Gov. Brian Kemp (R-GA) and Stacey Abrams (D) had one last debate to persuade Georgia voters still undecided about who to support in the governor’s race, and the pair used the platform to criticize one another on everything from abortion to guns, with Abrams also attacking Georgia Senate candidate Herschel Walker (R).
Roughly one week before Election Day, Abrams, a former Georgia state lawmaker, is behind the incumbent by an average of 7 to 8 points, according to FiveThirtyEight and RealClearPolitics, respectively.
Here are five takeaways from their final hourlong debate:
THE BATTLE OF RON AND DON: SIMMERING DESANTIS-TRUMP FEUD SET TO EXPLODE AFTER RALLY SNUB
Kemp and Abrams each appealed to the middle ground on abortion
With Democrats trying to leverage abortion access as a wedge issue this midterm election cycle, Kemp repeated that Georgia voters are permitted to disagree with his anti-abortion position. At the same time, Abrams reiterated she believed in limitations that took viability into account.
Alluding to Georgia’s “heartbeat bill,” which was passed three years ago, Kemp described his 18-year-old anti-abortion stance as “honest and transparent.” But he avoided a question on whether he would endorse stricter measures, such as those adopted by Texas.
“It is not my desire to move the needle any further on this issue,” Kemp said. “I personally don’t see a need to go back. But when you’re governor, you have to deal with all kinds of legislative issues that are out there, so we’ll look at those when the time comes.”
Abrams seized on his equivocation, contending women are “in danger” as long as Kemp is governor and promising to repeal HB 481 if she replaced him.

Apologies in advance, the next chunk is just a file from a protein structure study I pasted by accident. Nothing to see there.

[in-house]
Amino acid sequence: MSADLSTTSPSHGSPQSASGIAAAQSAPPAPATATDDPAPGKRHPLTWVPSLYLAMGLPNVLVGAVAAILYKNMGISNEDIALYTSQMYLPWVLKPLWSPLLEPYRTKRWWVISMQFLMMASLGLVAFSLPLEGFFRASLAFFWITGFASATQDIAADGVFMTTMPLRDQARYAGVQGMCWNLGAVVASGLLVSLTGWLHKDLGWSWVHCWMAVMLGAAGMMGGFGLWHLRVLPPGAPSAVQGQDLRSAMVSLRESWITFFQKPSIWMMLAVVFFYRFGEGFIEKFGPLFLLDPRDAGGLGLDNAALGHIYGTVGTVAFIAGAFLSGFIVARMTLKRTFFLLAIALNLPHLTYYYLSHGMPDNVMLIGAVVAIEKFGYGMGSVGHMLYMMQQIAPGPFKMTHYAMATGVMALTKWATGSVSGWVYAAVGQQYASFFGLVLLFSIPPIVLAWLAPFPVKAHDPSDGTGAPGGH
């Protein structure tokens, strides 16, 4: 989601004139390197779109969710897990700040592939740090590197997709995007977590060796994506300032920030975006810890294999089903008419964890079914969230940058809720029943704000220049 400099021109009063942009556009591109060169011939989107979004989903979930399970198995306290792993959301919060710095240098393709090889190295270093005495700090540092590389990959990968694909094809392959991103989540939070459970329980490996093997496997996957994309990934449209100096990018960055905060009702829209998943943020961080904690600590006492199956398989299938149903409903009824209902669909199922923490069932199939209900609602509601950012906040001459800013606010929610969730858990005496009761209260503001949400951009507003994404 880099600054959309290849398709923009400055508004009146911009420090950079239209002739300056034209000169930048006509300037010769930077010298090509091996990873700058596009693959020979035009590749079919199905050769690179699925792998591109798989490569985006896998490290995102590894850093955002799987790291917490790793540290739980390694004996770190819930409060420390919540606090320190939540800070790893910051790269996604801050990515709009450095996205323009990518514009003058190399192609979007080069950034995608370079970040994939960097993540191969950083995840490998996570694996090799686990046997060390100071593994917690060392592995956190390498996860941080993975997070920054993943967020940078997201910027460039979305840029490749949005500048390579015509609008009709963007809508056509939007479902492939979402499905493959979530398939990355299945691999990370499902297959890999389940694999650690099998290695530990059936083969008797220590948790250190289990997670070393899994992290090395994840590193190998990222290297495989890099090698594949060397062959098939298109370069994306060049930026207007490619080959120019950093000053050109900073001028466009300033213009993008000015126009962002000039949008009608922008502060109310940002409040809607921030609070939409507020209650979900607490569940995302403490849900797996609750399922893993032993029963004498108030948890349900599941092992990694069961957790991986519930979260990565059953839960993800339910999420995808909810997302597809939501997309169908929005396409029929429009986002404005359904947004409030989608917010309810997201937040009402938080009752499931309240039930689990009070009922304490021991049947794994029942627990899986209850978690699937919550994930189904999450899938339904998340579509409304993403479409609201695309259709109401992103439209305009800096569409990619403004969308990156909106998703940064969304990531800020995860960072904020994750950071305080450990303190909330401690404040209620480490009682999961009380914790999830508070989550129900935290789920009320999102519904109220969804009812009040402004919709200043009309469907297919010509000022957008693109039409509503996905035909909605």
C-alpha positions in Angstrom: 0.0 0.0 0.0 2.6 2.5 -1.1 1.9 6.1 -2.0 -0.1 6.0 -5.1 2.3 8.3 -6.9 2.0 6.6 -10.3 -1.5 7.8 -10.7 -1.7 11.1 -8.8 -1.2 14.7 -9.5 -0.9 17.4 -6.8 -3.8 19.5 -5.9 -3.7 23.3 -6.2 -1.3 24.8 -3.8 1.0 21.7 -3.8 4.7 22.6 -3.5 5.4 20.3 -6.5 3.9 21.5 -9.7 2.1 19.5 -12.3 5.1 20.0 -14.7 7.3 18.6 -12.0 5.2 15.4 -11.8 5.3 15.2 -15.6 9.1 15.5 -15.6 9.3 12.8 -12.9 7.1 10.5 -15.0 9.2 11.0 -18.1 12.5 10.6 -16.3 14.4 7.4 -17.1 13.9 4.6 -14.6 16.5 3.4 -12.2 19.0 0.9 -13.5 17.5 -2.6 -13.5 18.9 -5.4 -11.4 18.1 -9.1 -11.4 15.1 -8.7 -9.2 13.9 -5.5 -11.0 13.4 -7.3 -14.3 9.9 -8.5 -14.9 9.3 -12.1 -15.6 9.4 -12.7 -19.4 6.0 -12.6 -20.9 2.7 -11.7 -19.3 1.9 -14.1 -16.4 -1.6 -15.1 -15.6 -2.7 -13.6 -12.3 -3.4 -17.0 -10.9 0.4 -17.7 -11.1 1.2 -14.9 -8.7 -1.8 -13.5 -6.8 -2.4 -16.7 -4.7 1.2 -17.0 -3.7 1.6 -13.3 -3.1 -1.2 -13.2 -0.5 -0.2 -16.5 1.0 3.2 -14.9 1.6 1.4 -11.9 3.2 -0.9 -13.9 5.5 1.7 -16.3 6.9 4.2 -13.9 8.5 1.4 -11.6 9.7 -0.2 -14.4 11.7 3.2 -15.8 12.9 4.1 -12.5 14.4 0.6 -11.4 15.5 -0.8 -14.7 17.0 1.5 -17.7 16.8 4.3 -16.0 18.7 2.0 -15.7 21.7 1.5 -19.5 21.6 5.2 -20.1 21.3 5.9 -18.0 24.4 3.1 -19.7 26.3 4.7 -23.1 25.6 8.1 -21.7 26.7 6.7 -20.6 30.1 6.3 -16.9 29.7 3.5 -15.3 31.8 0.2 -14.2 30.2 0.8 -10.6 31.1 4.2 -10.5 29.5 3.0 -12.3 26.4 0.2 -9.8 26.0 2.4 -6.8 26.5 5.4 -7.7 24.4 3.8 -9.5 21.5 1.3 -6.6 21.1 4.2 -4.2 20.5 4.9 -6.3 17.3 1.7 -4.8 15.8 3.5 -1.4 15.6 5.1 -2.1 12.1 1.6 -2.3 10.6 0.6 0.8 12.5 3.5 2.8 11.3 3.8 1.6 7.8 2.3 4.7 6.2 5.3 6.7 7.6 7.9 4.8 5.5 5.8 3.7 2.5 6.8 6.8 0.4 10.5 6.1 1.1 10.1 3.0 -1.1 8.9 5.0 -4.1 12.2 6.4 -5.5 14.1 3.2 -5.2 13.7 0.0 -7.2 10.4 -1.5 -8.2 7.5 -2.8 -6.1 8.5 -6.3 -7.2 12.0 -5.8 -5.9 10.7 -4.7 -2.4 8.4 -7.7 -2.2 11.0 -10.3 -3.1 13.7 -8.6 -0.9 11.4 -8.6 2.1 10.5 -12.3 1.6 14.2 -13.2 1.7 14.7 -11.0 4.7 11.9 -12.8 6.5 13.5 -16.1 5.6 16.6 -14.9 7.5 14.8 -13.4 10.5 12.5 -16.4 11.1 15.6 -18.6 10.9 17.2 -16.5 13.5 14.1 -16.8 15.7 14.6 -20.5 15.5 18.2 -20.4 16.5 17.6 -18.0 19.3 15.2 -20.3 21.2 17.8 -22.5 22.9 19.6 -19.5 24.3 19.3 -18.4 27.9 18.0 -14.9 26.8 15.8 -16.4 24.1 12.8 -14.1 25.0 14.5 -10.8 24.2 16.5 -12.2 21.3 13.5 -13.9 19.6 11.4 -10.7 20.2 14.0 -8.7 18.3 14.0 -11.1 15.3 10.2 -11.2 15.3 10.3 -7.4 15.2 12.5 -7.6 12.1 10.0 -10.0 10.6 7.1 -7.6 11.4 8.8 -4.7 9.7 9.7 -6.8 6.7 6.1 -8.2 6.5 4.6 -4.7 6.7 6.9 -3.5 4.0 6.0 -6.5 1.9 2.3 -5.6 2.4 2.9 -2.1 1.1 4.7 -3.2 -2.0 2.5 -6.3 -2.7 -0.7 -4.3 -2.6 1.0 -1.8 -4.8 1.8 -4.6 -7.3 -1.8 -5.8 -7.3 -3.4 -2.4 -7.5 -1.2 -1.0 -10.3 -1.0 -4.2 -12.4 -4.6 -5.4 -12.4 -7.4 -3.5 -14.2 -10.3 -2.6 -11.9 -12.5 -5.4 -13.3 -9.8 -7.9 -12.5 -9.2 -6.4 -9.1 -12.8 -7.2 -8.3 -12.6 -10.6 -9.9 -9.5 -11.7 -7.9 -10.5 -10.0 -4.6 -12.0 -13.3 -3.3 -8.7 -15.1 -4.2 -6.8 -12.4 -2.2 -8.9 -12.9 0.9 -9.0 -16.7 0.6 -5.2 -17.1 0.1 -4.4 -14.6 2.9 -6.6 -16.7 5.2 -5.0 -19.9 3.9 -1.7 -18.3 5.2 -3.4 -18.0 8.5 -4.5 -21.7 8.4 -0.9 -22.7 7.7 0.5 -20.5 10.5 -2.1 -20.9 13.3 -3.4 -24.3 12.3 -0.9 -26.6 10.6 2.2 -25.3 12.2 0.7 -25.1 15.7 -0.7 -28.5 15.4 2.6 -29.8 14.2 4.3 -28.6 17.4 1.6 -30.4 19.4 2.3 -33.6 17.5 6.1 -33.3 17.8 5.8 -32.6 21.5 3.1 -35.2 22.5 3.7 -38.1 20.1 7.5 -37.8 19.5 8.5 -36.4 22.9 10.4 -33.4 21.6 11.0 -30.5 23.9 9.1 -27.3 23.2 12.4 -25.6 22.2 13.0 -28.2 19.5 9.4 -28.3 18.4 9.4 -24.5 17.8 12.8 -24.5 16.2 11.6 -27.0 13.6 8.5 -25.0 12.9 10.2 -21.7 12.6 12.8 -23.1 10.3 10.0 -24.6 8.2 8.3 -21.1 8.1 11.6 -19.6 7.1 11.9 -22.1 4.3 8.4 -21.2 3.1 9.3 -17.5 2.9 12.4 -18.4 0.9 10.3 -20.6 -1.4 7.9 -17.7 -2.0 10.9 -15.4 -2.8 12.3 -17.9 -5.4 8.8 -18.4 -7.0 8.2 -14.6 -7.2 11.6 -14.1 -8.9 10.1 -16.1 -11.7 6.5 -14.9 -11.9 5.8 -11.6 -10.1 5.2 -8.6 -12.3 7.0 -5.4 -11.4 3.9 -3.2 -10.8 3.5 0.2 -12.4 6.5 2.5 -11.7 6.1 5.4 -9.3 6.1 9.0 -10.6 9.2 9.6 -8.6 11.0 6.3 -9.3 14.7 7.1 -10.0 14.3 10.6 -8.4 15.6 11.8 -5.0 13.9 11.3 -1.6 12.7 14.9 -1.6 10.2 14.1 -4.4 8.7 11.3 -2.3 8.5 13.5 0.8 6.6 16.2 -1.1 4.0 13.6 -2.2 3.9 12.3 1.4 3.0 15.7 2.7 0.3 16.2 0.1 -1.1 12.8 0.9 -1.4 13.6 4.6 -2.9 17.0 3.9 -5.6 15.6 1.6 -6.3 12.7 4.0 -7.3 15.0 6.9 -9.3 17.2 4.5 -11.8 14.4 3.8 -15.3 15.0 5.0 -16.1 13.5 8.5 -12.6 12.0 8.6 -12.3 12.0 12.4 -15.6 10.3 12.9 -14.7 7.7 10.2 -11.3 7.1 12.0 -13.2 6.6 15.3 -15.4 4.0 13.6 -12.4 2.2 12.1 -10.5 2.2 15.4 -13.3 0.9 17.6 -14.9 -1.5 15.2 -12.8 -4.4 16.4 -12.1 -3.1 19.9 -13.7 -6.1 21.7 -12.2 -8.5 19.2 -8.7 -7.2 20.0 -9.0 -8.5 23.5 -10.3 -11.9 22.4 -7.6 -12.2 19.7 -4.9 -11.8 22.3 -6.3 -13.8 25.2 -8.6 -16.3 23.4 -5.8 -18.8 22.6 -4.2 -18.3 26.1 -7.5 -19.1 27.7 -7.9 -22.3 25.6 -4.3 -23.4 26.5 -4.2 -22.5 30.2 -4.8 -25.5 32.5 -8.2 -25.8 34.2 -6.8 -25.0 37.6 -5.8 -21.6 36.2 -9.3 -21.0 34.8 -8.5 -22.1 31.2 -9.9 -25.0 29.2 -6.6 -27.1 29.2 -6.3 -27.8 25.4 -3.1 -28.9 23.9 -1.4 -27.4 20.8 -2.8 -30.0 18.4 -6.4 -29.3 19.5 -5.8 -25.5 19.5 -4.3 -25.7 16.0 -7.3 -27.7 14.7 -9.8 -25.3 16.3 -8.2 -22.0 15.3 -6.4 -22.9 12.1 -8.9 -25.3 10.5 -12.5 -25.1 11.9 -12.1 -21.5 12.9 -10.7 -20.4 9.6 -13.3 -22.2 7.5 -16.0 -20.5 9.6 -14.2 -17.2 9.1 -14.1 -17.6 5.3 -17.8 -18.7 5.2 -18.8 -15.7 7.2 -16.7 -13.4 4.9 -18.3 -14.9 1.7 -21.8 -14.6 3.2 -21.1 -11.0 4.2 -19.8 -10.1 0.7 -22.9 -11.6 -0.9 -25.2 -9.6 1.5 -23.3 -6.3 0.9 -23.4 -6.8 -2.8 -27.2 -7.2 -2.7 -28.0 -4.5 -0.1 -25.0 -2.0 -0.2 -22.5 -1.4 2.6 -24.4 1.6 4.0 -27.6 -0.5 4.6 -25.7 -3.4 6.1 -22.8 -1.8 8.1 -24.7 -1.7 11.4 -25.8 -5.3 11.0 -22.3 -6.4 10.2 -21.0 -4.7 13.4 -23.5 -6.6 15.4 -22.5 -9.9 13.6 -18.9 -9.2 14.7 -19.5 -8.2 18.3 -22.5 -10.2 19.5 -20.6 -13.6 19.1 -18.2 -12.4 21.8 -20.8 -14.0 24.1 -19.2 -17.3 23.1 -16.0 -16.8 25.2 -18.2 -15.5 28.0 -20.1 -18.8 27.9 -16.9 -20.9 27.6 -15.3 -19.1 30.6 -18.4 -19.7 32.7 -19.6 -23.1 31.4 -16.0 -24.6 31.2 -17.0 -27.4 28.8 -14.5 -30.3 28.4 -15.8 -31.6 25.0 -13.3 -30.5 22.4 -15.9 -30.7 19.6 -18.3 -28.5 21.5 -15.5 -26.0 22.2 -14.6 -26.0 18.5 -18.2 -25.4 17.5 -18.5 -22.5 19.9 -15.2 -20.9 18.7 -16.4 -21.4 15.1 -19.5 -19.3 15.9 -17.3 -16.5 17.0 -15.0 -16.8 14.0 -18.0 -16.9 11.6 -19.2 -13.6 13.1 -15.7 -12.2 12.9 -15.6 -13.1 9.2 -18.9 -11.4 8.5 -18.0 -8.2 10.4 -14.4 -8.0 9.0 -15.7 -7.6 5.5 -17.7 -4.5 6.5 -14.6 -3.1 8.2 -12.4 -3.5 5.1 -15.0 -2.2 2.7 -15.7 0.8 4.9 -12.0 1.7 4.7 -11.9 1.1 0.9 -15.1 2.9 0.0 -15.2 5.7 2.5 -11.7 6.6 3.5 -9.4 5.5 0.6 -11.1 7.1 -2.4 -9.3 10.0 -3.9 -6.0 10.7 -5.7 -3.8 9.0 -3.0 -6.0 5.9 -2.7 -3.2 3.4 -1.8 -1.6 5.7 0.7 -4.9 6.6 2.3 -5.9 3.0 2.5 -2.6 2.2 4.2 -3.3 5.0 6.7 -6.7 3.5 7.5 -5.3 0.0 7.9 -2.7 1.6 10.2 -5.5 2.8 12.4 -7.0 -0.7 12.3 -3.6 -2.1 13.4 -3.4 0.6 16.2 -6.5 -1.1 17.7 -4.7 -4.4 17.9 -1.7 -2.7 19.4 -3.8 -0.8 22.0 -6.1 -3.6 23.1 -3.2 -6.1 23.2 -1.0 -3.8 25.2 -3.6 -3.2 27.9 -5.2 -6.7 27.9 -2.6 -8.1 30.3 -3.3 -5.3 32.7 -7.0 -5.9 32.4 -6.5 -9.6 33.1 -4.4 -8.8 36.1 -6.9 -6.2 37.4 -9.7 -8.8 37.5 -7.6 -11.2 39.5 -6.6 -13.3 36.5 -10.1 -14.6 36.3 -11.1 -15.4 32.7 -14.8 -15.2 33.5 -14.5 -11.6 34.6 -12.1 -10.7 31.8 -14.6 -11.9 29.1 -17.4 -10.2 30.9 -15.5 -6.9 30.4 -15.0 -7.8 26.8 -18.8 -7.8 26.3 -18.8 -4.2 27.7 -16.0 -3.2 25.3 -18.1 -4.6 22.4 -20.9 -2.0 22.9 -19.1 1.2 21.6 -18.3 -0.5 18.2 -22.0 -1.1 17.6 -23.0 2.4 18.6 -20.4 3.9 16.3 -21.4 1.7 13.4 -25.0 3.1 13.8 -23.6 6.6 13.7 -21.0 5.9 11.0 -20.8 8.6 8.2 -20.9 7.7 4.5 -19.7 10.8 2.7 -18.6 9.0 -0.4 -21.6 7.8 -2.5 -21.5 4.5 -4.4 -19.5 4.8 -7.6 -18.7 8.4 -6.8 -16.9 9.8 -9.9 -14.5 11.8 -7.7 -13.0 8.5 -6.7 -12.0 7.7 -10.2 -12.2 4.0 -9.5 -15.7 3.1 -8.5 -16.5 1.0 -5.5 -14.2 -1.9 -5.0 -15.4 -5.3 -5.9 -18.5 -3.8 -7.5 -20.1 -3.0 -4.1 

“Brian Kemp does not have a plan for the lives of the women who are being forced to carry their unwanted pregnancies,” she said, calling late-term abortions “concerning.” “He refuses to defend us, and yet he defended Herschel Walker, saying that he didn’t want to be involved in the personal life of his running mate. But he doesn’t mind being involved in the personal lives and the personal medical choices of women in Georgia.”
Kemp dinged Abrams and Democrats on election integrity after 2018 contest
Kemp defended his state’s election laws after reports that almost 1.6 million Georgians have already voted, a record. He was adamant he would “absolutely” accept the outcome of the Nov. 8 contest before criticizing Abrams for her delay in doing the same after their 2018 race and national Democrats for scrutinizing his recent reforms.
“She’s benefited personally from that running around and scaring people about suppressing votes, suppressive legislation,” Kemp said of Abrams. “We had people from New York criticizing us about [SB 202]. We had President Biden criticizing us about this bill. … In Georgia, it’s easy to vote and hard to cheat, and I’m committed to keeping it that way.”
Abrams similarly defended her lawsuits against Kemp’s election laws, particularly over his so-called voter registration purges. She provided a one-word reply when asked whether she would accept the results next week: “Yes.”